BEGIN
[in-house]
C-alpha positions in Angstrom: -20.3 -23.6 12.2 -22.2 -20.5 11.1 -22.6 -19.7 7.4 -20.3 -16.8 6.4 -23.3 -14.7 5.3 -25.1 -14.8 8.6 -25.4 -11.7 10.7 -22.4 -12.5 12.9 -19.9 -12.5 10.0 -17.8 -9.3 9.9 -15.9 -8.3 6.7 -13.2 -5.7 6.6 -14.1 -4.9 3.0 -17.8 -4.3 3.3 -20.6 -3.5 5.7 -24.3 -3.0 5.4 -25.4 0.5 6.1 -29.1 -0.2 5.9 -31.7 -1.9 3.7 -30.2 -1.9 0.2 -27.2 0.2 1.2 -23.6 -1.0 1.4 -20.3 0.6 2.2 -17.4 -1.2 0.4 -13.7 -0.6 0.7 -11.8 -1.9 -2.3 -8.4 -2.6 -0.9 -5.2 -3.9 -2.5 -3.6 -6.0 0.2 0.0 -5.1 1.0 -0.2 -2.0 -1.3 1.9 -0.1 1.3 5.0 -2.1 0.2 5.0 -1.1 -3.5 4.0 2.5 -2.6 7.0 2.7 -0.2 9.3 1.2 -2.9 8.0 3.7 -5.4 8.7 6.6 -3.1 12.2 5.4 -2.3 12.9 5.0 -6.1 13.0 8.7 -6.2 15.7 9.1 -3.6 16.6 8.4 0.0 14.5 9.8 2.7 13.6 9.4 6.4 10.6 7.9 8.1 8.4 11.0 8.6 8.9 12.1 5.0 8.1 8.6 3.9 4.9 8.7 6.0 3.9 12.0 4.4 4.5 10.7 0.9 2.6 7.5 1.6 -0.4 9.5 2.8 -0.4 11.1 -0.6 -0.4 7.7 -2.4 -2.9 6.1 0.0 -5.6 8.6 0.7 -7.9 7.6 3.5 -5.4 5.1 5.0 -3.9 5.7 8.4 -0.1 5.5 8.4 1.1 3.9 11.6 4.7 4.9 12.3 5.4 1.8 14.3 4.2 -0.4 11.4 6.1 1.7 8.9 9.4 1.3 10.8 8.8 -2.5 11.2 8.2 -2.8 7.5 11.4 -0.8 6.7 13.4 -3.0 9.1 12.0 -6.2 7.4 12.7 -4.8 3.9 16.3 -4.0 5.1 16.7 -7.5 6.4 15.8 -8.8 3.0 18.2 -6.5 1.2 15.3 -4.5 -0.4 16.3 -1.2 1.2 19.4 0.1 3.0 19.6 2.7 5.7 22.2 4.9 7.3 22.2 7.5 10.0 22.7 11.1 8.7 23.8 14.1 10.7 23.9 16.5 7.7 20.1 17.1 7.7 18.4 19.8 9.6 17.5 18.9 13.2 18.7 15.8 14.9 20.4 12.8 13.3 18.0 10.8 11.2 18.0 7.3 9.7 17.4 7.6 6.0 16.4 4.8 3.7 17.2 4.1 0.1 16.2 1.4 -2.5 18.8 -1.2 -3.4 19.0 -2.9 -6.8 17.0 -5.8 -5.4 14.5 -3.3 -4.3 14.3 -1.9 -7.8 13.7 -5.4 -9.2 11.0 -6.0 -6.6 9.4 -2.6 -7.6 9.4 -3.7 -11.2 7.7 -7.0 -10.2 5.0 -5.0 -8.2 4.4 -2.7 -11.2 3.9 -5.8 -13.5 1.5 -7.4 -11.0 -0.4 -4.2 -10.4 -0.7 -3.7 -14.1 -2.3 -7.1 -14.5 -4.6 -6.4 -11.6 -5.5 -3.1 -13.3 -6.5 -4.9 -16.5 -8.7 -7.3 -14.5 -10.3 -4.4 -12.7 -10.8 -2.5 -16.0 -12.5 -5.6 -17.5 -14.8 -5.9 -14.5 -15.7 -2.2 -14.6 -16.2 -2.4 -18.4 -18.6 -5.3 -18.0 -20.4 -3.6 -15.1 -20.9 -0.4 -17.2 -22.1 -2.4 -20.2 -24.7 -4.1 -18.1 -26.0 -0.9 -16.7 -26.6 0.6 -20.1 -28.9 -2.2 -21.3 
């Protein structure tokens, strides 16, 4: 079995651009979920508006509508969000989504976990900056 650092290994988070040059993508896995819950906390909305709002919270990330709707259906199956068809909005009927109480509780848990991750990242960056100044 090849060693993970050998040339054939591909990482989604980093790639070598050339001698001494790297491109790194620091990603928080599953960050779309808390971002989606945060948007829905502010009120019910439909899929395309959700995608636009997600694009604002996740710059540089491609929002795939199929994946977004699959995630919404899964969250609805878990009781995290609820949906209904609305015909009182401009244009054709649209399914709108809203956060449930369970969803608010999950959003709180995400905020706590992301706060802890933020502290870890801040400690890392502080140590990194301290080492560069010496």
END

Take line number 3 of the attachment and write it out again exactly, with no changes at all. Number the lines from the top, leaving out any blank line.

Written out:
């Protein structure tokens, strides 16, 4: 079995651009979920508006509508969000989504976990900056 650092290994988070040059993508896995819950906390909305709002919270990330709707259906199956068809909005009927109480509780848990991750990242960056100044 090849060693993970050998040339054939591909990482989604980093790639070598050339001698001494790297491109790194620091990603928080599953960050779309808390971002989606945060948007829905502010009120019910439909899929395309959700995608636009997600694009604002996740710059540089491609929002795939199929994946977004699959995630919404899964969250609805878990009781995290609820949906209904609305015909009182401009244009054709649209399914709108809203956060449930369970969803608010999950959003709180995400905020706590992301706060802890933020502290870890801040400690890392502080140590990194301290080492560069010496």